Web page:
Before you start assuming that my main reason for watching Sherlock is that its showrunners are Steven Moffat (of Doctor Who) and Mark Gatiss (of The League of Gentlemen and Doctor Who), let me give you a rundown of why this interpretation is not only the best modern interpretation (bring it on, House, M.D. and Robert Downey, Jr.) but a smart and captivating show in its own right.
1. It’s the greatest detective story of all time, put together by two of the sharpest mystery masterminds of our time, Steven Moffat and Mark Gatiss. Any further explanation needed? I really should just stop right here, but I’ll go on.
2. The actors. There are just no better choices for the Sherlock and Watson roles than Benedict Cumberbatch and Martin Freeman, respectively. I dare you to try to find someone with Cumberbatch’s gravitas and Freeman’s visible integrity. Mark Gatiss as Mycroft, Rupert Graves as Lestrade, Una Stubbs as Mrs. Hudson and Andrew Scott as Moriarty also couldn’t be cast better in these classic roles. Further, the entire minor supporting cast of the last two seasons have each actor been flawless.
3. The balance between Sherlock’s and Watson’s points of view. Generally, Holmes tales are told from Watson’s point of view, but we’d be constantly left behind if that happened here because of how fast-paced it is. Plus, this way we’re able to visualize Sherlock’s deductions is fascinating. So many connections that the average person would never make, but when he puts them together, they clearly make sense.
4. The fact that there are only three episodes per season. They’re more like short films, really, being an hour and a half each. Anything less, though, and it wouldn’t be enough. The length is just long enough to really flesh out the stories and characters into a plausible situation, and short enough to keep the suspense high the entire time.
5. The modern setting. This is a Sherlock set in 2011, where there are cell phones, email, blogs, and all of this is not just taken into account but used in the most impressive way. You might assume Sherlock would be a luddite (for some reason I did), but no, he’s quite adept with most modern technology.
6. Jim Moriarty. I’m going to go ahead and give him his own category because Andrew Scott portrays Sherlock’s ultimate villain so, so well. Little did we know that Moriarty would truly have his fingers in every plot so far, all of which will surely come to a head in next week’s episode, The Reichenbach Fall. Something about Scott is so likable and at the same time, quite terrifying.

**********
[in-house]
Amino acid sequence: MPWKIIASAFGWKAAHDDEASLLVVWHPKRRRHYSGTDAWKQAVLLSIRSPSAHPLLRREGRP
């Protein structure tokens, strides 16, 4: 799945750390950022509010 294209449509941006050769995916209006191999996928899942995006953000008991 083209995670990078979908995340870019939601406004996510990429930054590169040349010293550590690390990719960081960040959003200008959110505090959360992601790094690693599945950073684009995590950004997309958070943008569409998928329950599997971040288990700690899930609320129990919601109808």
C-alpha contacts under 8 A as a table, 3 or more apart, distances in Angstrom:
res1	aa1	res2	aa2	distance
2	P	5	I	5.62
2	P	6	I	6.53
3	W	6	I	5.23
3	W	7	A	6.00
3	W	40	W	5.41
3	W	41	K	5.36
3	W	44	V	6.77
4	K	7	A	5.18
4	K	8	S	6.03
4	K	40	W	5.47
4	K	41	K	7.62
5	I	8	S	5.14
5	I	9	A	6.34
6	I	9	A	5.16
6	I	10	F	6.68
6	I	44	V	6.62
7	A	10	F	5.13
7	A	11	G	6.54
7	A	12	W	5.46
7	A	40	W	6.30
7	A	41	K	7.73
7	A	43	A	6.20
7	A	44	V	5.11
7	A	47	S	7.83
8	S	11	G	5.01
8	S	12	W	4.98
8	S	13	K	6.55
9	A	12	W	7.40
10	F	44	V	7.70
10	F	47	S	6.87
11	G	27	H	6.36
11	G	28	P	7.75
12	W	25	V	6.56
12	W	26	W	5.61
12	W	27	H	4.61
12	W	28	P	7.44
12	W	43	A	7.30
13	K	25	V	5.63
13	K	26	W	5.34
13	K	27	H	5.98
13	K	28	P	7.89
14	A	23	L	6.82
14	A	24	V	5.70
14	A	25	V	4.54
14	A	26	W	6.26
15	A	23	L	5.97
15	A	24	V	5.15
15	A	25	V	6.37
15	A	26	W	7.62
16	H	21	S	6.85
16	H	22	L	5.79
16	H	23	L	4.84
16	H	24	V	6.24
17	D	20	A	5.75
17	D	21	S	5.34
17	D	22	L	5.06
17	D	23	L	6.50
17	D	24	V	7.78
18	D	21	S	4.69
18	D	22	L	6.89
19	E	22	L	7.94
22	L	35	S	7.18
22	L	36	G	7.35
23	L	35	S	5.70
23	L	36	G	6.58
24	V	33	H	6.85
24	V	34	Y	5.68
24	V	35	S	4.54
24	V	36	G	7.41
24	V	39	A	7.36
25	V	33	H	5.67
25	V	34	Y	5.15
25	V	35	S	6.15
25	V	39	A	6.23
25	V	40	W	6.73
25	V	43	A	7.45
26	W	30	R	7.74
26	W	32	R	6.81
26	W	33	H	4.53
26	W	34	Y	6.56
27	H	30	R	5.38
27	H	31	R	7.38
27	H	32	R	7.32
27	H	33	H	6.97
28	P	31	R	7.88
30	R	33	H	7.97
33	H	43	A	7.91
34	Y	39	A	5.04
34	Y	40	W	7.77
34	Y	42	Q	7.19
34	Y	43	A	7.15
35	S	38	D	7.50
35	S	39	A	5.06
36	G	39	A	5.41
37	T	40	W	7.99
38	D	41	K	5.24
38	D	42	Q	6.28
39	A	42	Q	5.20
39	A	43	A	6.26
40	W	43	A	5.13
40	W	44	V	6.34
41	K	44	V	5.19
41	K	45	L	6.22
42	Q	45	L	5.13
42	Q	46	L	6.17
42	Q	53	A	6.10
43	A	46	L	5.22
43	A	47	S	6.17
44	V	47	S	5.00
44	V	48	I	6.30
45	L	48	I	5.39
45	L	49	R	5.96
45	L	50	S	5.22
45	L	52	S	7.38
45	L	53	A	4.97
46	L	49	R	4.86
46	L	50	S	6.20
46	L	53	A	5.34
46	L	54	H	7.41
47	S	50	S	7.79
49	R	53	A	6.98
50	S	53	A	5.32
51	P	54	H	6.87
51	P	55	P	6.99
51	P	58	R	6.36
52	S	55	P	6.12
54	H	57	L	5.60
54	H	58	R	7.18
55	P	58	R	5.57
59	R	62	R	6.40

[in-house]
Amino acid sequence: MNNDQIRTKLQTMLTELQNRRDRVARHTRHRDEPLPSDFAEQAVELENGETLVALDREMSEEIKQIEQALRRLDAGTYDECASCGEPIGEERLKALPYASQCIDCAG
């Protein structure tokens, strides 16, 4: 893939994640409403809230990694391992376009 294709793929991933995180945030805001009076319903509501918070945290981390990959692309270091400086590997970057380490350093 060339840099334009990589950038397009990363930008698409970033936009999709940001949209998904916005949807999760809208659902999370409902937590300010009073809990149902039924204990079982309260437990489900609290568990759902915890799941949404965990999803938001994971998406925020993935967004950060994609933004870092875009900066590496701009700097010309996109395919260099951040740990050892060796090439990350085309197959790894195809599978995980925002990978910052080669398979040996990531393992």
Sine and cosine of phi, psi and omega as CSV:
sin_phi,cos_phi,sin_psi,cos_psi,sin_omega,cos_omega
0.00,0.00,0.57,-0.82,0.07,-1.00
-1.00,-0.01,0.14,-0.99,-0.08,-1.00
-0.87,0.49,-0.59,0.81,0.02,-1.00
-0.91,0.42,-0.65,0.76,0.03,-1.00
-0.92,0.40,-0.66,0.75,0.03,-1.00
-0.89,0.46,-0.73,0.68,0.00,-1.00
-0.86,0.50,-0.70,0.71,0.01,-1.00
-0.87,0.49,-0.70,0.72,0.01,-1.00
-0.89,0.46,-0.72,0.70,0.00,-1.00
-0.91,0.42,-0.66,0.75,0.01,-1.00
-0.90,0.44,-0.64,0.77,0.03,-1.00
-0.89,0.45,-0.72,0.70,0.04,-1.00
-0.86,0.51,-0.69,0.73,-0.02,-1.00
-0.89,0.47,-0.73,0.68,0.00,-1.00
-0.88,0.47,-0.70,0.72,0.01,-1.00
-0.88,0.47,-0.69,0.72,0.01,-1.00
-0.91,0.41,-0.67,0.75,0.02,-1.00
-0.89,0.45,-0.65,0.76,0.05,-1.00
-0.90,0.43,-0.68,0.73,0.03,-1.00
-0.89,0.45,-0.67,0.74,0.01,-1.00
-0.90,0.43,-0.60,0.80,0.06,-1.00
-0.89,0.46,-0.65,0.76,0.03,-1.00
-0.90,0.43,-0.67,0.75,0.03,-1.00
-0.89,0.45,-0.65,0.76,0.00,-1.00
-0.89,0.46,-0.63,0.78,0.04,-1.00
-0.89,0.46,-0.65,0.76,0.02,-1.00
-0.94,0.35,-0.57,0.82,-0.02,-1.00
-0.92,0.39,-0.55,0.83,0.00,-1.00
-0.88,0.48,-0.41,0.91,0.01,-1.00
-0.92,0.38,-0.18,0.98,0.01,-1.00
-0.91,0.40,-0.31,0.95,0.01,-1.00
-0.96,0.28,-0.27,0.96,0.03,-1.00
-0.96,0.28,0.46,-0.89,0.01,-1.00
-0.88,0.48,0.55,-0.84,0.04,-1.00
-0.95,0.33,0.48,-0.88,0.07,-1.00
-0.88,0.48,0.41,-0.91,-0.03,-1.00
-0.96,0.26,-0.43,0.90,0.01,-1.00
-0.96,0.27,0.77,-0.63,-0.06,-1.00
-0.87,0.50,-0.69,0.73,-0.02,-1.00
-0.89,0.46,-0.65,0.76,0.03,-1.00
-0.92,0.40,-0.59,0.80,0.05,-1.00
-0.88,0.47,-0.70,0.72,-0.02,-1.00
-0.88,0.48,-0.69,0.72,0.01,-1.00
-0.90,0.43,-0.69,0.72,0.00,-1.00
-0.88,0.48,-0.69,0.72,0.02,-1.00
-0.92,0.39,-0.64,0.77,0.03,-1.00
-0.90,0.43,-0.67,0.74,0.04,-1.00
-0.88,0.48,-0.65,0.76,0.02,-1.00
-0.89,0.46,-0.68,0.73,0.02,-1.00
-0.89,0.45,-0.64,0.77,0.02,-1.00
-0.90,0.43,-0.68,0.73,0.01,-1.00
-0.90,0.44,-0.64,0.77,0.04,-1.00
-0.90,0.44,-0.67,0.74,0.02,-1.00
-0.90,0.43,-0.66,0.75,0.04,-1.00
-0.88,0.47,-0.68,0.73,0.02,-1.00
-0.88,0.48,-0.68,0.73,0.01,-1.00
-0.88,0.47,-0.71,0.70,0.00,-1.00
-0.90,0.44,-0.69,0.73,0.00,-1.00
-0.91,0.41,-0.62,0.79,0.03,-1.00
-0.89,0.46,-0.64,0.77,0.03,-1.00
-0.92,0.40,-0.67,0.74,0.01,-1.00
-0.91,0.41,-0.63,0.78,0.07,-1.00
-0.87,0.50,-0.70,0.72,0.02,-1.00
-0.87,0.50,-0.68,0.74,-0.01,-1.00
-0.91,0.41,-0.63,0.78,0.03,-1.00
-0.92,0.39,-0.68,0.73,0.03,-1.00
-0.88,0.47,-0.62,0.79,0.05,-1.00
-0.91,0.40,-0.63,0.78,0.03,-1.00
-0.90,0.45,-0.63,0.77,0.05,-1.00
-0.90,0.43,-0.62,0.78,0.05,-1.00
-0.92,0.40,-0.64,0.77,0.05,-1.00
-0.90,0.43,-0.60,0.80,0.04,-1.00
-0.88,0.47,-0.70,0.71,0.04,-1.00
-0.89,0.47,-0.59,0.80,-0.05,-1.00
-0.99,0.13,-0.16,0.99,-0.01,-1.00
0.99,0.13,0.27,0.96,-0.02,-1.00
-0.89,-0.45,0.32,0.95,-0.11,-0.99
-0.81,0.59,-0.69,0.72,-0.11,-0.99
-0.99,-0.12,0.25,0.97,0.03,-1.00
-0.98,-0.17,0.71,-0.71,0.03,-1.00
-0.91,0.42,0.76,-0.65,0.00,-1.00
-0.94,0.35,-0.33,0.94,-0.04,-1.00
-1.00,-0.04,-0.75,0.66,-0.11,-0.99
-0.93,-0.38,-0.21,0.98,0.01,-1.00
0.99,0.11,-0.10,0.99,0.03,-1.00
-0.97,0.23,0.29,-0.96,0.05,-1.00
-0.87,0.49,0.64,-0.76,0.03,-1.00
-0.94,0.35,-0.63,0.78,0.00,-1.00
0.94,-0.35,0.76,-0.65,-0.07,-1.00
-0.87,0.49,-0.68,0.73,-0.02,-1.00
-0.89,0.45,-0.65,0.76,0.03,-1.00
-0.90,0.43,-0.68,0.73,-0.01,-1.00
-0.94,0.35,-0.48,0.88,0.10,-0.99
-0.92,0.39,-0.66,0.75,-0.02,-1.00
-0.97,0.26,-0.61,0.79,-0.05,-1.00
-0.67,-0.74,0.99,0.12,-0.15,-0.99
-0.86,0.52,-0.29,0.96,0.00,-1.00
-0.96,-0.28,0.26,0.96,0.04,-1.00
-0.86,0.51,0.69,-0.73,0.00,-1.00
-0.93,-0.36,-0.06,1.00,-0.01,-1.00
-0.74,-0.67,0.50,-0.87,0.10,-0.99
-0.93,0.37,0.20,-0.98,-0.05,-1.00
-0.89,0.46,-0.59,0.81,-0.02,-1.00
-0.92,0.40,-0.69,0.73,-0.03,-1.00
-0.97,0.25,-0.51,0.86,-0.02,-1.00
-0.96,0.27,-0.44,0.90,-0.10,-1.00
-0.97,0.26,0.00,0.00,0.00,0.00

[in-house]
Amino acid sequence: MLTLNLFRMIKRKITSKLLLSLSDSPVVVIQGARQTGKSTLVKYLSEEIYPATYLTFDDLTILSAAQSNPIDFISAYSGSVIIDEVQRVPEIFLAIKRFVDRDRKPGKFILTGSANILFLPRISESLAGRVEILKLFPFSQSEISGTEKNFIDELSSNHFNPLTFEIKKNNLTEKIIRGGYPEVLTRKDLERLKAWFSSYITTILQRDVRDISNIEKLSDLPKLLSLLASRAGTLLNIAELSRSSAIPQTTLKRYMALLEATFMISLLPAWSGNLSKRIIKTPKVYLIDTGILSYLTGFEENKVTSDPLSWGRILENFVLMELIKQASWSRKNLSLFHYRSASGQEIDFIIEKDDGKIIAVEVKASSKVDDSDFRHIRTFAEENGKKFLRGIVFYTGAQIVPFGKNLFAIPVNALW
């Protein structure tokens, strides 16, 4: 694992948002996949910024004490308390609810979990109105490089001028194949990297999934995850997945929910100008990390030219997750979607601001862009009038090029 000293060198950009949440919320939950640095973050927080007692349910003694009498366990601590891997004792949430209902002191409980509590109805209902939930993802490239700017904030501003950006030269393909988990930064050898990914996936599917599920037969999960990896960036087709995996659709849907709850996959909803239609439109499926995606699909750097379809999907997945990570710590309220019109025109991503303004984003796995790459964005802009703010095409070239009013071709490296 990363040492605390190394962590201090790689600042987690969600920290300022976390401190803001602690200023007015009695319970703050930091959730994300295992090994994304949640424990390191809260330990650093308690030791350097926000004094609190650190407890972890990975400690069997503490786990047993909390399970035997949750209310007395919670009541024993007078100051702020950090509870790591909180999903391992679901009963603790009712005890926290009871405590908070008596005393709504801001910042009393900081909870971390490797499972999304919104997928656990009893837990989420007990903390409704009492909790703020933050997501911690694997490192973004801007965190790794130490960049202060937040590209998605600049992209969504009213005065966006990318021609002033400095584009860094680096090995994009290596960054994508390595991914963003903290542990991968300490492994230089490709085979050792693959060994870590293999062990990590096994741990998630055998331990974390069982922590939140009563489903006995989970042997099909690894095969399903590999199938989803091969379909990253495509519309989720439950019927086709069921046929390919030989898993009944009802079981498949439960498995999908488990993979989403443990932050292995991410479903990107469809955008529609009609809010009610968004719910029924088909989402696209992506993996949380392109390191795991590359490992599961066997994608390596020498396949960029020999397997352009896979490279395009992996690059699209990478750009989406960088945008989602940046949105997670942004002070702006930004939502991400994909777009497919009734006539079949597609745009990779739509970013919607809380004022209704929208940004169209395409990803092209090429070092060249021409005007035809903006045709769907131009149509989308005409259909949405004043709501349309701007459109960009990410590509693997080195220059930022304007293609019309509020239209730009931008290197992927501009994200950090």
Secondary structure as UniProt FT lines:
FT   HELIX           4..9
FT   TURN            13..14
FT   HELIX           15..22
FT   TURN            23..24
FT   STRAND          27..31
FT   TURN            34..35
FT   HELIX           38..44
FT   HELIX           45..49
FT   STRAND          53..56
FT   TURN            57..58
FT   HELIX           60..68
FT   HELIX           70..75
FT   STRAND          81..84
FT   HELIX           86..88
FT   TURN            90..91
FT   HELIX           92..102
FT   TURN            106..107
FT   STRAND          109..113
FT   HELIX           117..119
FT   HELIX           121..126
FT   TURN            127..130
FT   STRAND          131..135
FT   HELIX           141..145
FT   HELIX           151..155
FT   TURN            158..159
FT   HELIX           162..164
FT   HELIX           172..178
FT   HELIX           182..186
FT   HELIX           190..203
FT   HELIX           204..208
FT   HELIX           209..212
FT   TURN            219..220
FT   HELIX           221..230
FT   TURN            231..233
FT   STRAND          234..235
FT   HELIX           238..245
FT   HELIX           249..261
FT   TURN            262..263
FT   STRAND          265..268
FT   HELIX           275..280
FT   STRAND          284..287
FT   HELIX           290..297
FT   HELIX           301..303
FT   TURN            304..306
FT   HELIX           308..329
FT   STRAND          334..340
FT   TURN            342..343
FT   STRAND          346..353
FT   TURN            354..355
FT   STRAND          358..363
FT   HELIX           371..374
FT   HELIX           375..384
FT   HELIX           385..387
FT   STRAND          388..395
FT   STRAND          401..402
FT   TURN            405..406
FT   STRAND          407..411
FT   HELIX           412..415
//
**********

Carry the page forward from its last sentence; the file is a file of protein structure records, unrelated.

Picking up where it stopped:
7. This show will make you feel smart and as if you can’t keep up at the same time. While that doesn’t exactly sound like a glowing recommendation, it is. Sherlock will keep you on your toes, racing to understand the mystery and connect the dots before he does – which you never will, of course, because he’s Sherlock Holmes. There’s a reason he’s better than everyone else.
8. The first series won two BAFTAs, one for Best Drama Series and one for Martin Freeman in the Best Supporting Actor category. Kind of a big deal.
9. There’s no question that this is a drama of the highest order. It’s smart but also serious, with the occasional side of humor. There’s very little slapstick here, though, and there’s nothing here that doesn’t directly add to the plot (as all the best stories go). You’d never catch Cumberbatch’s Sherlock in drag to solve a case, simply because he’d be able to figure it out on his own first. At the same time, though, it’s quite clear that Sherlock isn’t Superman. He’s human, and he frequently needs help, usually saving him from himself. There’s a reason he has a close-knit group of people around him, making sure he doesn’t take it too far while riding on a high of his own intelligence (or another substance). It’s quite serious, but there’s nothing better.
10. Literally no one I’ve spoken with who has watched these has disliked them. On the contrary, every single person I know who watches Sherlock is mildly obsessed with being caught up just because it is so excellent and so intellectually demanding.
Have I convinced you? Either way, it doesn’t change the fact that season one is on Instant Netflix and the third installment of the second season airs this coming Sunday. You know what to do.
In case you need that last little nudge, here’s a clip from BBC One that will show you just how brilliant Cumberbatch and Freeman are. A truly matched Holmes and Watson, if there ever was one.